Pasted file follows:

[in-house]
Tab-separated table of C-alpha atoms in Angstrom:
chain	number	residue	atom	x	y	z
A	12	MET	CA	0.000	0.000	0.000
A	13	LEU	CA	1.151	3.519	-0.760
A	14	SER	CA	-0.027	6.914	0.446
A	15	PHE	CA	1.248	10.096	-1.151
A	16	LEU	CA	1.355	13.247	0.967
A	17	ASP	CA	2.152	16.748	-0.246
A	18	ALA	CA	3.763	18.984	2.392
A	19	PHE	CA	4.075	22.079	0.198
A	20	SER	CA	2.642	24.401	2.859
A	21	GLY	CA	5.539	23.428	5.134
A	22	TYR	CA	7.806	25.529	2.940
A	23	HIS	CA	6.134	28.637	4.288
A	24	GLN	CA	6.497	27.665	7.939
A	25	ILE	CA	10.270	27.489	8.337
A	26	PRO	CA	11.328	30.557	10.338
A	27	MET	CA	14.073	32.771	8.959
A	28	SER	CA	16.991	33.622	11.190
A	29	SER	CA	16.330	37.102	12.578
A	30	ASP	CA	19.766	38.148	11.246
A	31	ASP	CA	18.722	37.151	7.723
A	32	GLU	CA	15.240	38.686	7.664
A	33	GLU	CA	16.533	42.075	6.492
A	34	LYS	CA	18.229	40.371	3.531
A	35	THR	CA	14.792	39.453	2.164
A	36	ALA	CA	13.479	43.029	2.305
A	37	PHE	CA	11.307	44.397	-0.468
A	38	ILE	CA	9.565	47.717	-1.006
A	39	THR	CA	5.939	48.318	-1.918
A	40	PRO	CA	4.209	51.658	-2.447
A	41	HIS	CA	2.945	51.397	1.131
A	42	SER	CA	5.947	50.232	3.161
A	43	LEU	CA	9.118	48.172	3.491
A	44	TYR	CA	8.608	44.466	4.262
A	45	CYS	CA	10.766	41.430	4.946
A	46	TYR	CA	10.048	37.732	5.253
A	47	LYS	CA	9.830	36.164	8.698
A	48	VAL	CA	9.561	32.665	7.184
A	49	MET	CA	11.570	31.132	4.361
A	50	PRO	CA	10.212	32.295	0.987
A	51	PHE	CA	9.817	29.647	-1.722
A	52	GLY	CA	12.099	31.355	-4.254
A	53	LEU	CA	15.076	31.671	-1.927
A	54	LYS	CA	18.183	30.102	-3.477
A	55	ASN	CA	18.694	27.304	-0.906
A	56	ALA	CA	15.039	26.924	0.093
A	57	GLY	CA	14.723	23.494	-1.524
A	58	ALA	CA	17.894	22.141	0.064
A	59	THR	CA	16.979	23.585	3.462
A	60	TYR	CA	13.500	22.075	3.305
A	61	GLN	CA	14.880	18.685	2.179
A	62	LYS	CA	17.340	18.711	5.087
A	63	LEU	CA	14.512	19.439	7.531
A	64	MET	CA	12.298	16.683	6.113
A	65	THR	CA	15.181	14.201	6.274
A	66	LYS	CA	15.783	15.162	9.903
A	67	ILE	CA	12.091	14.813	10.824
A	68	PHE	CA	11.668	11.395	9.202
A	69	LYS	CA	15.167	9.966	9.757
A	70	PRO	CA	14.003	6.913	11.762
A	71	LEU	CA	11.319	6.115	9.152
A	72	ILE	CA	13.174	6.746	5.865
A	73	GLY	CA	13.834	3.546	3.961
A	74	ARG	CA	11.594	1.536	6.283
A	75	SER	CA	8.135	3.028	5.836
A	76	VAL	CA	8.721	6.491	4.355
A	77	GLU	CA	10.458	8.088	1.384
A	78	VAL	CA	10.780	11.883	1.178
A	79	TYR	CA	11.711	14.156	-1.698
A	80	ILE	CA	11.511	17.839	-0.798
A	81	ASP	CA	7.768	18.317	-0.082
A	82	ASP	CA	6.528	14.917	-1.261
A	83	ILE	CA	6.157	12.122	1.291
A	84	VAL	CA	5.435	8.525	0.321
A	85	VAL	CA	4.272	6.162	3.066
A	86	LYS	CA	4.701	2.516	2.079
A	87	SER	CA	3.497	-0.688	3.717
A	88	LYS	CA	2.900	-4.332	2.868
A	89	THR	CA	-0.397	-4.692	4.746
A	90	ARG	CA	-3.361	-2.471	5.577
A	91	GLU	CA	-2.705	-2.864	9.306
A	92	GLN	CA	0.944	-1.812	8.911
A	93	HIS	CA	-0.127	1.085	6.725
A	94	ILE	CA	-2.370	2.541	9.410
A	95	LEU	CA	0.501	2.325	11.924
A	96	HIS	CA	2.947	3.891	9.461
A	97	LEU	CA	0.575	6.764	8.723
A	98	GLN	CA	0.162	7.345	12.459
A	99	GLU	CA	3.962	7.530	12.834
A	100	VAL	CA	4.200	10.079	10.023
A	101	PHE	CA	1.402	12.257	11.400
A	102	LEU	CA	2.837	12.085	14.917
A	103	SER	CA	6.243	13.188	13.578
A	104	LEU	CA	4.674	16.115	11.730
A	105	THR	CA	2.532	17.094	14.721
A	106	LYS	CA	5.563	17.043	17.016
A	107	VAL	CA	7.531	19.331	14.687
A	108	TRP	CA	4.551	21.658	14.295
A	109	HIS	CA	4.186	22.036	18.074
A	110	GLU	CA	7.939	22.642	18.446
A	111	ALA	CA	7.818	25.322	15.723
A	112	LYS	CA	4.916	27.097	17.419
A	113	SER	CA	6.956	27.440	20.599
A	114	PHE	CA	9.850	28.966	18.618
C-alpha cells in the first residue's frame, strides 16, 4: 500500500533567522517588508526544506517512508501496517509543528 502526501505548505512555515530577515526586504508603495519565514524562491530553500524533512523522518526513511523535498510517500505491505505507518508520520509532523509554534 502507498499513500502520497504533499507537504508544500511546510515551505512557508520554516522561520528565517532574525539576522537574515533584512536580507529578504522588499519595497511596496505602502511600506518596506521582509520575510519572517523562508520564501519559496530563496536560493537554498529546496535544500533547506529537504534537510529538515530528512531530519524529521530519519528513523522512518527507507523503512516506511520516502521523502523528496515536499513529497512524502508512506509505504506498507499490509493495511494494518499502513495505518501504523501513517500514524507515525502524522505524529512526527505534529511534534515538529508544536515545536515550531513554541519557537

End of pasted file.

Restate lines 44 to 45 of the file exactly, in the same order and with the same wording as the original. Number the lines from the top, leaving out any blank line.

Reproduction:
A	52	GLY	CA	12.099	31.355	-4.254
A	53	LEU	CA	15.076	31.671	-1.927